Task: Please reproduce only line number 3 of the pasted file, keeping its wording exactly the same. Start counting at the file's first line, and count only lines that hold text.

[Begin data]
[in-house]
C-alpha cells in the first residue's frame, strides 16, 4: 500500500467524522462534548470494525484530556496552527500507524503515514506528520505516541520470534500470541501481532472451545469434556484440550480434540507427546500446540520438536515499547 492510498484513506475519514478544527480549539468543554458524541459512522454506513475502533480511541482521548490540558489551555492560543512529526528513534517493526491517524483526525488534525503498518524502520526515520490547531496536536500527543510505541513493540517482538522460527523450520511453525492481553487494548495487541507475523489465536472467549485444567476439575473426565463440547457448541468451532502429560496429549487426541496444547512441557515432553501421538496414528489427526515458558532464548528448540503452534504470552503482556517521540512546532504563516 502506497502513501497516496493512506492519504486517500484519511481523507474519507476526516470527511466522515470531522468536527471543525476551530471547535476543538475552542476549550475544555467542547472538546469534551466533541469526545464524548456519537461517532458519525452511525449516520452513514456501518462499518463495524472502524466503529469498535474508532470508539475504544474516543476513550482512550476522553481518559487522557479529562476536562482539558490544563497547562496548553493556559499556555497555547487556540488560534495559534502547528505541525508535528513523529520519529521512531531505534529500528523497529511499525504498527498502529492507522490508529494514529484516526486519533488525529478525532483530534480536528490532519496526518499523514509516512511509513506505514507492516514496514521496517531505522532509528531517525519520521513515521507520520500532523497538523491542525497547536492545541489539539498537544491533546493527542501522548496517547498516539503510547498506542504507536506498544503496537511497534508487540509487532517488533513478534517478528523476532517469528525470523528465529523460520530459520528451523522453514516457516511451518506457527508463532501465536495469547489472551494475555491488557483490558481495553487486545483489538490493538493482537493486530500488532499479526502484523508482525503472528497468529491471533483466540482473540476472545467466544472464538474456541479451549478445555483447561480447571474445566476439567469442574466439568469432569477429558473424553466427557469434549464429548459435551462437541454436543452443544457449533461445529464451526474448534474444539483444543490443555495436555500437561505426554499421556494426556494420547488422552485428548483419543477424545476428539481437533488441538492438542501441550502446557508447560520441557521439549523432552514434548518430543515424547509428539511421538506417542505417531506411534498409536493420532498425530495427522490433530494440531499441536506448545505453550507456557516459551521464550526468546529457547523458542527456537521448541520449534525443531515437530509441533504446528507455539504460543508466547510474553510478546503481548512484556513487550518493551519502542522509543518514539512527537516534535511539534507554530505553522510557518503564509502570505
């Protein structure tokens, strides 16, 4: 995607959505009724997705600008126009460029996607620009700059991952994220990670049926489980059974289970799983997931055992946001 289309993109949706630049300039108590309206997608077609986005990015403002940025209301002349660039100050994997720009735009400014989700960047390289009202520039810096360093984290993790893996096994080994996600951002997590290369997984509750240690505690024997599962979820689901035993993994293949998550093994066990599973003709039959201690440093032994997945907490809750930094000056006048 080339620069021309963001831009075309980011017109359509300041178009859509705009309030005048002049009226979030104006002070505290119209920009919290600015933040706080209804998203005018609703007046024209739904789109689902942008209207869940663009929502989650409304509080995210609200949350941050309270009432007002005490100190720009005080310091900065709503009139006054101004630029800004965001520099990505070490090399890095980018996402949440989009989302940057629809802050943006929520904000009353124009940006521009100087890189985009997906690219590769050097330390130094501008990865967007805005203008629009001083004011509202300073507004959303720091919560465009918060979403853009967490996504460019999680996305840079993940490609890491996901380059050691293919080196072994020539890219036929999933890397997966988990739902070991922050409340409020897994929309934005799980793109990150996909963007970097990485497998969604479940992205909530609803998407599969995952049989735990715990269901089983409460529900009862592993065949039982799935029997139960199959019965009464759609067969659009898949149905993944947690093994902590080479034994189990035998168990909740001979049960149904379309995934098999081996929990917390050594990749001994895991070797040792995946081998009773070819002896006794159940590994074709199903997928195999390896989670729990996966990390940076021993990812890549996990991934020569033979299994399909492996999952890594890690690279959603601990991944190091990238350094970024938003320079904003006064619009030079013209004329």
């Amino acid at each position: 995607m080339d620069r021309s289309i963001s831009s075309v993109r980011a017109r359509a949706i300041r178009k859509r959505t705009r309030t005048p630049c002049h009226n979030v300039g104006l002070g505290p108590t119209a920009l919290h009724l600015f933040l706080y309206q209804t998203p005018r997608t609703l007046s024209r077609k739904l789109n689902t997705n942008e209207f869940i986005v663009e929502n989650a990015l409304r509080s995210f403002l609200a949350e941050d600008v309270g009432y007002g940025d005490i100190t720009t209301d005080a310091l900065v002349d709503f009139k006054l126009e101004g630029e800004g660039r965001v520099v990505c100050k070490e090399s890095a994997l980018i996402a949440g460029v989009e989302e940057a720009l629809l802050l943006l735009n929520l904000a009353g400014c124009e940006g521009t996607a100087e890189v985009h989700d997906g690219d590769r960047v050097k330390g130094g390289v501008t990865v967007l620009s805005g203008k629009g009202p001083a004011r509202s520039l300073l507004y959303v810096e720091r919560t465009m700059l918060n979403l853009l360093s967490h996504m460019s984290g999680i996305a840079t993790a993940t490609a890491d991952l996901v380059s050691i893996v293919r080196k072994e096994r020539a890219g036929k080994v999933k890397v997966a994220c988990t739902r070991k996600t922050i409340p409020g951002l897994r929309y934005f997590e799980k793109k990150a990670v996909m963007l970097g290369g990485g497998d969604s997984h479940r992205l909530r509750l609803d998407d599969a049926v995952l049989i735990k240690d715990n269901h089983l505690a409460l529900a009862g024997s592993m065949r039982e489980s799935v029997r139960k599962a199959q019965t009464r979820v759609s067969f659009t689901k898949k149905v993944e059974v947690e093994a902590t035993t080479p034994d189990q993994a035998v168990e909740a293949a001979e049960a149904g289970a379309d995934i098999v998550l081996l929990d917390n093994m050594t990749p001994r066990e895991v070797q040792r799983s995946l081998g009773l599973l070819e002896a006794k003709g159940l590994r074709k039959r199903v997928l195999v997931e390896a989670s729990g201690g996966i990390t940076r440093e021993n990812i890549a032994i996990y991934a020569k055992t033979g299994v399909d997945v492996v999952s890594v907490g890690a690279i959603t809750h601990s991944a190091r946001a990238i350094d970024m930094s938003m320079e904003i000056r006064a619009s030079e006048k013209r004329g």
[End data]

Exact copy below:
């Protein structure tokens, strides 16, 4: 995607959505009724997705600008126009460029996607620009700059991952994220990670049926489980059974289970799983997931055992946001 289309993109949706630049300039108590309206997608077609986005990015403002940025209301002349660039100050994997720009735009400014989700960047390289009202520039810096360093984290993790893996096994080994996600951002997590290369997984509750240690505690024997599962979820689901035993993994293949998550093994066990599973003709039959201690440093032994997945907490809750930094000056006048 080339620069021309963001831009075309980011017109359509300041178009859509705009309030005048002049009226979030104006002070505290119209920009919290600015933040706080209804998203005018609703007046024209739904789109689902942008209207869940663009929502989650409304509080995210609200949350941050309270009432007002005490100190720009005080310091900065709503009139006054101004630029800004965001520099990505070490090399890095980018996402949440989009989302940057629809802050943006929520904000009353124009940006521009100087890189985009997906690219590769050097330390130094501008990865967007805005203008629009001083004011509202300073507004959303720091919560465009918060979403853009967490996504460019999680996305840079993940490609890491996901380059050691293919080196072994020539890219036929999933890397997966988990739902070991922050409340409020897994929309934005799980793109990150996909963007970097990485497998969604479940992205909530609803998407599969995952049989735990715990269901089983409460529900009862592993065949039982799935029997139960199959019965009464759609067969659009898949149905993944947690093994902590080479034994189990035998168990909740001979049960149904379309995934098999081996929990917390050594990749001994895991070797040792995946081998009773070819002896006794159940590994074709199903997928195999390896989670729990996966990390940076021993990812890549996990991934020569033979299994399909492996999952890594890690690279959603601990991944190091990238350094970024938003320079904003006064619009030079013209004329």